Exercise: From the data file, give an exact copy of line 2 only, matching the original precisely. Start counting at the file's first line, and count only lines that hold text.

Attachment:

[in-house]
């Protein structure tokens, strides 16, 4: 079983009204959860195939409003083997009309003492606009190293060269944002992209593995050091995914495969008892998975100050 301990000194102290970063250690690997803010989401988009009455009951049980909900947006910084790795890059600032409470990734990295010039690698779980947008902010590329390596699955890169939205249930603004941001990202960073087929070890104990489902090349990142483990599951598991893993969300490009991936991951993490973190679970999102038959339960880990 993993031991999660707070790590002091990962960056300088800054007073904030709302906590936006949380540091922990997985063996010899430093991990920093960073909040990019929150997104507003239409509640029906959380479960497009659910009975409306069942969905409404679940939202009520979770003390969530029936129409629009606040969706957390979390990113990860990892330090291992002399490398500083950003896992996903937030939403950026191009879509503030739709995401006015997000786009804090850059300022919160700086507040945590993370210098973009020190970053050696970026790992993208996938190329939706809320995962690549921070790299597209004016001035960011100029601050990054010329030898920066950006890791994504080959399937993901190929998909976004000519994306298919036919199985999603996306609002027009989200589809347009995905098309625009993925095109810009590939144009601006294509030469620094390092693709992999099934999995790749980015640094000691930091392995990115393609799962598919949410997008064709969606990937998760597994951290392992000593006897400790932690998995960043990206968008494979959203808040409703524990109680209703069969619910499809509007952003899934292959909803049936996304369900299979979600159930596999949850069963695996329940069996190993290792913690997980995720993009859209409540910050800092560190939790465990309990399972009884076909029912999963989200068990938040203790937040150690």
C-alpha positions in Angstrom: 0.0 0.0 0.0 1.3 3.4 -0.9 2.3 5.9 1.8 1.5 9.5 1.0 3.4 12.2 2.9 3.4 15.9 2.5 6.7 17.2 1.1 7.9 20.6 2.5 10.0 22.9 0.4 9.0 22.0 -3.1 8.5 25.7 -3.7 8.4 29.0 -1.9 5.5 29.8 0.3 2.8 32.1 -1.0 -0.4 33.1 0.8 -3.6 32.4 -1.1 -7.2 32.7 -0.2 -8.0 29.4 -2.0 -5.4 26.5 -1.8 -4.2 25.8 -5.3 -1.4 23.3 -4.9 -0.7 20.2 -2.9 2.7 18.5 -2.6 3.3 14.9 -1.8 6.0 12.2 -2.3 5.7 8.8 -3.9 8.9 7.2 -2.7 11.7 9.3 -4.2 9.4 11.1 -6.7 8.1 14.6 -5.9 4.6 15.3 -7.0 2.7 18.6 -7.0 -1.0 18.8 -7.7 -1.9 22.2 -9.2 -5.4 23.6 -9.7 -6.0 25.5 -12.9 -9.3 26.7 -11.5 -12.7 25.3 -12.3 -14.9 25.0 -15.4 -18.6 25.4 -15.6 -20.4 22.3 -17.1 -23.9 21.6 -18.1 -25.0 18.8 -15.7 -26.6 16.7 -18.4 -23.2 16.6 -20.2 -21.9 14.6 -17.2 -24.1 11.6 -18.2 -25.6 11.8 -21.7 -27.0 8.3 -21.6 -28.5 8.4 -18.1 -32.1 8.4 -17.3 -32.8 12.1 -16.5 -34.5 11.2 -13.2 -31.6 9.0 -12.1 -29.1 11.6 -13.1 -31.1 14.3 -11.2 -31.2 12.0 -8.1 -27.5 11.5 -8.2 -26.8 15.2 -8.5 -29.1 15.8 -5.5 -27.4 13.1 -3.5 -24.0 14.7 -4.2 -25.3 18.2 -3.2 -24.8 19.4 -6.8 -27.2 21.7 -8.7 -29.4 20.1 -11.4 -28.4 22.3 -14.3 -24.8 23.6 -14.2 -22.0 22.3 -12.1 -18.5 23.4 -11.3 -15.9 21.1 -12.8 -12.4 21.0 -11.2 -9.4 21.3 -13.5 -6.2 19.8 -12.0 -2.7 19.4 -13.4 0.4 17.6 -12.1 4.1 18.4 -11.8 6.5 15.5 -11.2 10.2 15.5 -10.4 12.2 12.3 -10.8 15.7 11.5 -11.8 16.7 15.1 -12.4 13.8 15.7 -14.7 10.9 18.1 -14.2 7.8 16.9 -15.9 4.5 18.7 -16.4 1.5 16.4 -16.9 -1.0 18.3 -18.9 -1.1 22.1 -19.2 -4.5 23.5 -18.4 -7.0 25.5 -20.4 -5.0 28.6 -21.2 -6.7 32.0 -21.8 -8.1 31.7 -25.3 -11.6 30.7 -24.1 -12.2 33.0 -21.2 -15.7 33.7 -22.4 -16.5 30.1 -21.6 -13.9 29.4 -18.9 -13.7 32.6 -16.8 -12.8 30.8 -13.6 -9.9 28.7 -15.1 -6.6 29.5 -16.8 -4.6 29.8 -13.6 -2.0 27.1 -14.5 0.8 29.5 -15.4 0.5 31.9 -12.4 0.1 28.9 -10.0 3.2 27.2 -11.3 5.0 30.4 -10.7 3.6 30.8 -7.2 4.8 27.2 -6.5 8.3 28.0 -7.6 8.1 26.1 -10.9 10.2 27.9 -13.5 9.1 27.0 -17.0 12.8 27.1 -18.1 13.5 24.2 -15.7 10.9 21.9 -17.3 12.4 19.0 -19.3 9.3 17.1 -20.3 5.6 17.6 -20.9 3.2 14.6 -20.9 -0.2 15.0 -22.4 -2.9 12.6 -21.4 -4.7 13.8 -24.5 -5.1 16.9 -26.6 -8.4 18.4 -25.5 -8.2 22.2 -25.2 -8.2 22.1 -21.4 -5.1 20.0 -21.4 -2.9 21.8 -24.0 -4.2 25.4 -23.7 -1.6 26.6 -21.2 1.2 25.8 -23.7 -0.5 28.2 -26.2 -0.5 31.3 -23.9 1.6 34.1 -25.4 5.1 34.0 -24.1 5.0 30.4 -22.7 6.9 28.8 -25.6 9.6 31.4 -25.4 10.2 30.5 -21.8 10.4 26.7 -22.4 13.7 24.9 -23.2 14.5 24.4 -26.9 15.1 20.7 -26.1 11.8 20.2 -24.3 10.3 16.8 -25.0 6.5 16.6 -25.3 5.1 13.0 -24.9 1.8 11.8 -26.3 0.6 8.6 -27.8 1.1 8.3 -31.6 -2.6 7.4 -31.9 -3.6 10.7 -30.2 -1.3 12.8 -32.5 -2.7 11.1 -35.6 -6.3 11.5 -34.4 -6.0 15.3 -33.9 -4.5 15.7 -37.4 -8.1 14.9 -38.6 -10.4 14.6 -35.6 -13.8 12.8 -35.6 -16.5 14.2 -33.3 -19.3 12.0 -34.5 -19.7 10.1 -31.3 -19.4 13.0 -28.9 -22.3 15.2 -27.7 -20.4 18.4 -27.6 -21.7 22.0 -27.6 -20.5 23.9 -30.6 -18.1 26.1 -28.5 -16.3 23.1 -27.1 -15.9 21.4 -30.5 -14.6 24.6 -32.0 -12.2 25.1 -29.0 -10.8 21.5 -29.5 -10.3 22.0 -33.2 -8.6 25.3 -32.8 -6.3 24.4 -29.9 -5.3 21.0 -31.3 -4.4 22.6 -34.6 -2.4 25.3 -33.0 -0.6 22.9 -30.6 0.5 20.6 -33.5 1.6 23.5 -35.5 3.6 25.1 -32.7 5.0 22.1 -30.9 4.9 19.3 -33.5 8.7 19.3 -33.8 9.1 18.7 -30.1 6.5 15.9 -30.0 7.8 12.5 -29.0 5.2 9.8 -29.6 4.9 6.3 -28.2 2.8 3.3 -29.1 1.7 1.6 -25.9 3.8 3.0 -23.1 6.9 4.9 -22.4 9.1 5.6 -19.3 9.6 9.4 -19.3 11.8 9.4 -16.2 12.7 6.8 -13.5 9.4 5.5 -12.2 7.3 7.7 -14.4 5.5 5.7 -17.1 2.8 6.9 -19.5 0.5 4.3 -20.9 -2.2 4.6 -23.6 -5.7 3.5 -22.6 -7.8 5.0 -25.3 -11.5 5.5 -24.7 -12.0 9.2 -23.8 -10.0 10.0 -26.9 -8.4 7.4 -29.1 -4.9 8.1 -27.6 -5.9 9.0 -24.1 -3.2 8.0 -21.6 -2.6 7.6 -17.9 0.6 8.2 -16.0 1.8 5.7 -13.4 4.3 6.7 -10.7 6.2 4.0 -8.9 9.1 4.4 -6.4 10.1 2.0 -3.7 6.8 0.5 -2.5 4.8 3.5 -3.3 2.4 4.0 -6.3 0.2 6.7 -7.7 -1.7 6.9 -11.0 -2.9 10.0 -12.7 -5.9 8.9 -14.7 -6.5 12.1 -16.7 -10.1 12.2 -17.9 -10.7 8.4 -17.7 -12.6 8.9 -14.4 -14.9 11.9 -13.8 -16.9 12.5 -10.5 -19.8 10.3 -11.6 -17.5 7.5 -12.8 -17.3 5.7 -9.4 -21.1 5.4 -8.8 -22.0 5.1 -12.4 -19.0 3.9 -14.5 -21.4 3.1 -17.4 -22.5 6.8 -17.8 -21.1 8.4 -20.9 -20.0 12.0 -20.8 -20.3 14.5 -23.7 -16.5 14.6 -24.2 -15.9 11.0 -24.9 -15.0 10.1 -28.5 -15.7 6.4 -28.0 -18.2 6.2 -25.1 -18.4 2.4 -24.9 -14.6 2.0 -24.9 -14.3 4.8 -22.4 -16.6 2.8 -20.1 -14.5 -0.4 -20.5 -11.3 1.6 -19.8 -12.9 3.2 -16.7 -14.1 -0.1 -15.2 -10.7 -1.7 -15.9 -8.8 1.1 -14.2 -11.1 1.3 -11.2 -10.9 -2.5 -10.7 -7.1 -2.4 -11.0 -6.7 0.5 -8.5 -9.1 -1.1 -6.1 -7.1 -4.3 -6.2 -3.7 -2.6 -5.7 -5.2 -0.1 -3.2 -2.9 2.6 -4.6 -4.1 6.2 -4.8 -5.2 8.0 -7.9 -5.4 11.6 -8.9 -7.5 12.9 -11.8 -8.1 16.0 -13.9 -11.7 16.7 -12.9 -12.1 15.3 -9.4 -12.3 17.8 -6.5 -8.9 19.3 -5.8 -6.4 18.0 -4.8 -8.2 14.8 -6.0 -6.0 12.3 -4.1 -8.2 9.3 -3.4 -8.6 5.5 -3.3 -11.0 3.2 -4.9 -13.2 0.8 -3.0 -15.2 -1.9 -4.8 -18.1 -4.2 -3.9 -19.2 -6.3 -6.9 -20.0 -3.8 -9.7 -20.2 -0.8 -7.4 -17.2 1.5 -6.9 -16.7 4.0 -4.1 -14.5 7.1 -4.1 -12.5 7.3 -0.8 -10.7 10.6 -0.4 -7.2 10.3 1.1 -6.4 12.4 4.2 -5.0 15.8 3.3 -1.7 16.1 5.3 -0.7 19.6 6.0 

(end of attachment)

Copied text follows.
């Protein structure tokens, strides 16, 4: 079983009204959860195939409003083997009309003492606009190293060269944002992209593995050091995914495969008892998975100050 301990000194102290970063250690690997803010989401988009009455009951049980909900947006910084790795890059600032409470990734990295010039690698779980947008902010590329390596699955890169939205249930603004941001990202960073087929070890104990489902090349990142483990599951598991893993969300490009991936991951993490973190679970999102038959339960880990 993993031991999660707070790590002091990962960056300088800054007073904030709302906590936006949380540091922990997985063996010899430093991990920093960073909040990019929150997104507003239409509640029906959380479960497009659910009975409306069942969905409404679940939202009520979770003390969530029936129409629009606040969706957390979390990113990860990892330090291992002399490398500083950003896992996903937030939403950026191009879509503030739709995401006015997000786009804090850059300022919160700086507040945590993370210098973009020190970053050696970026790992993208996938190329939706809320995962690549921070790299597209004016001035960011100029601050990054010329030898920066950006890791994504080959399937993901190929998909976004000519994306298919036919199985999603996306609002027009989200589809347009995905098309625009993925095109810009590939144009601006294509030469620094390092693709992999099934999995790749980015640094000691930091392995990115393609799962598919949410997008064709969606990937998760597994951290392992000593006897400790932690998995960043990206968008494979959203808040409703524990109680209703069969619910499809509007952003899934292959909803049936996304369900299979979600159930596999949850069963695996329940069996190993290792913690997980995720993009859209409540910050800092560190939790465990309990399972009884076909029912999963989200068990938040203790937040150690």